Physical injuries are almost unavoidable for all athletes. But the major challenge is to recover quickly and return to the field with sufficient fitness. As a result, physios are the initial go-to professionals for injured athletes looking to rehabilitate their injuries. However, a thorough understanding of strength plus conditioning can double the effectiveness of a physio. While a physiotherapist is superlative in diagnosing and treating injuries during acute stages, he/she might lack the ability to treat for training returns. Here we try to elaborate on how an understanding of periodization, rehab, and progressive exercising can better equip physios to treat injured athletes.
PeriodizationTheraband external rotations can be a frustratingly normal prescription for athletes with shoulder impingements. Despite underlying advantages, such traditional rehab procedures can fail to deliver long-term outcomes with merely repeated routines. Rehabilitation, like strength and conditioning, requires adjusting variables. While activation and range improving exercises are essential for the acute stages, sufficient stress on expanding such corrective measures beyond can be a rarity with many physios. Even worse, some physios might suggest returning to theraband exercises again after a few weeks, which can do more harm than good. As clients proceed along with their rehab, physios should gradually increase the weight and training volume to constantly challenge the body. This approach applies to alternates, including the gym, field, and sport-specific demands as well. Instead of hiding in the corner of the gym with theraband rehab routines, after an individual has recovered some movement capacity, the focus should be shifted towards improving power and strength specific to their sport. Physios and S+C trainers must be familiar with workout prescriptions that can maximize these attributes.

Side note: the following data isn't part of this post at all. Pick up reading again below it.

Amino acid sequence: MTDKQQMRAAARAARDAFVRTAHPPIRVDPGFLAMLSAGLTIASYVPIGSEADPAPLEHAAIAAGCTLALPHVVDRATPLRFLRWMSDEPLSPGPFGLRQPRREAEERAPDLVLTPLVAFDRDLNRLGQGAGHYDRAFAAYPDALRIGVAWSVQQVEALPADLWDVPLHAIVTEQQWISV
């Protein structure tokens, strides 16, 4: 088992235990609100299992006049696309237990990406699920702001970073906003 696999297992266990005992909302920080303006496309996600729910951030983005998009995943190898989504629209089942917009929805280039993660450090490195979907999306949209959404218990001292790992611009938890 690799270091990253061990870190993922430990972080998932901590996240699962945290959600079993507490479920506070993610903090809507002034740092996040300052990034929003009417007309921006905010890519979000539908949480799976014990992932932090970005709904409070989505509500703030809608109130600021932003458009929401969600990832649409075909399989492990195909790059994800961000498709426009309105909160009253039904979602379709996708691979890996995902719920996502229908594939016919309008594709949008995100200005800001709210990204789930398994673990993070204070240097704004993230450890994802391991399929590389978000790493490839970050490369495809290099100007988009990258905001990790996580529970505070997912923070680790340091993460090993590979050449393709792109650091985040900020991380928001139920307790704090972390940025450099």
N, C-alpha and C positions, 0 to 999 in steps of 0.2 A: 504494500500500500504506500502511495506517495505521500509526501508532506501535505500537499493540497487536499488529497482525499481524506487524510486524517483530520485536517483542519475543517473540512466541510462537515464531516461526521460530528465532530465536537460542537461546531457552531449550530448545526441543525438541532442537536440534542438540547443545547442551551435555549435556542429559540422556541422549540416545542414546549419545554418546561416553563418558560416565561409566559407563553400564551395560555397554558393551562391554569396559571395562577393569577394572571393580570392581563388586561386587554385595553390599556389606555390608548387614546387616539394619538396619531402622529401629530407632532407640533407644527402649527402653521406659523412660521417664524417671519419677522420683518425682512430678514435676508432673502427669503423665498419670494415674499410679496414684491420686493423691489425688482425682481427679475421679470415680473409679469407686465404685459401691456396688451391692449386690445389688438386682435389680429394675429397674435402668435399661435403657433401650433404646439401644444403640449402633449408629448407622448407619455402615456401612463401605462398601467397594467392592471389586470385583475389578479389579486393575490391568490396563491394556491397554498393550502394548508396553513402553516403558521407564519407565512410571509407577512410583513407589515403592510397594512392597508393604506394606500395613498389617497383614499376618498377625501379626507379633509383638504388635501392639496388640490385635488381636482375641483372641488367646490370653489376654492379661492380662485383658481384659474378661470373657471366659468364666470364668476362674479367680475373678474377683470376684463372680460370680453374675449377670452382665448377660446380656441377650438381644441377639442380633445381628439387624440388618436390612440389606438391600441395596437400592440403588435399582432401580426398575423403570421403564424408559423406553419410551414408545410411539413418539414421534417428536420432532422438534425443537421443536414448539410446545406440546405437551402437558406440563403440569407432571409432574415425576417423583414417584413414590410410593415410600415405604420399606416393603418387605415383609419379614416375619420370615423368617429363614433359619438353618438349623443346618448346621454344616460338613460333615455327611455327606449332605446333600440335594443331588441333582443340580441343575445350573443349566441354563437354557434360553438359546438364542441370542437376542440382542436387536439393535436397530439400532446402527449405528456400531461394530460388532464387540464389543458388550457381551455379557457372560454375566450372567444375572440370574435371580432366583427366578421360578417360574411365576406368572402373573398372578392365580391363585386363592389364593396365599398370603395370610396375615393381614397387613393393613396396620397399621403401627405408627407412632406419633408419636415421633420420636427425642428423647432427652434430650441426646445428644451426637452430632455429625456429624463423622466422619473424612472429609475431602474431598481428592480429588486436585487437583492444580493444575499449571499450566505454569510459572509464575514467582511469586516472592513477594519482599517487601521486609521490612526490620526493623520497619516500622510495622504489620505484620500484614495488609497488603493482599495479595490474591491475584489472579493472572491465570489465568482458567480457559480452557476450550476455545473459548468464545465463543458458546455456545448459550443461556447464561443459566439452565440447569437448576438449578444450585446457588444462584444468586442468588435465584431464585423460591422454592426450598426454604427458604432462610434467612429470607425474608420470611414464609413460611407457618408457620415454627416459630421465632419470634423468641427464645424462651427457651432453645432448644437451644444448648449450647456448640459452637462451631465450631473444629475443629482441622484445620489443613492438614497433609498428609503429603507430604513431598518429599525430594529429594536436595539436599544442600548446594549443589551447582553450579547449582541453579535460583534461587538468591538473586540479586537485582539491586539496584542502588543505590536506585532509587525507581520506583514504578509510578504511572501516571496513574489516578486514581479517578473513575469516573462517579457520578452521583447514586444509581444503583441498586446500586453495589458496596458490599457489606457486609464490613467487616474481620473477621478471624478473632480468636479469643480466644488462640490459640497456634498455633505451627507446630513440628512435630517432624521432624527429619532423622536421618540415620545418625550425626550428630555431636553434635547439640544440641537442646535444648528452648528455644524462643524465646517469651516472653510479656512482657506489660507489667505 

S+Cs And Physios Should Work In TandemIt is imperative that for each injury, the physio and the S+C trainer require a thorough grasp of the rehabilitation phases and exit norms for each phase depending on performance results rather than time. Additionally, there should always be multiple alternate plans for reintegrating the athlete back into training. The physio and strength and conditioning trainer should collaborate throughout the recovery process rather than operate in separate bubbles. The physiotherapist does not have exclusive duty for the wounded athlete. Strength and conditioning experts should effectively train around an injury to preserve as many areas of the athlete's performance from the very start as possible. Similarly, when recovering athletes return to training, physios should evaluate pain levels, inflammation, and integrity of the affected area using clinical testing and S+C coaches. Collaborated decisions with open communication lines can yield the greatest results for any injured athlete.
The Process Of Rehab And Return To PlayUsually, an athlete's rehabilitation process is broken down into four stages.
Phase 1 (Physiotherapy)Reducing player discomfort and inflammation is the prime concern initially. A gradual increase in the active motion range might be an excellent way to start. Introduction to corrective exercises might be allowed without interfering with the healing to promote supporting tissues capacity. Theraband routines become major along with high volume moderate workouts.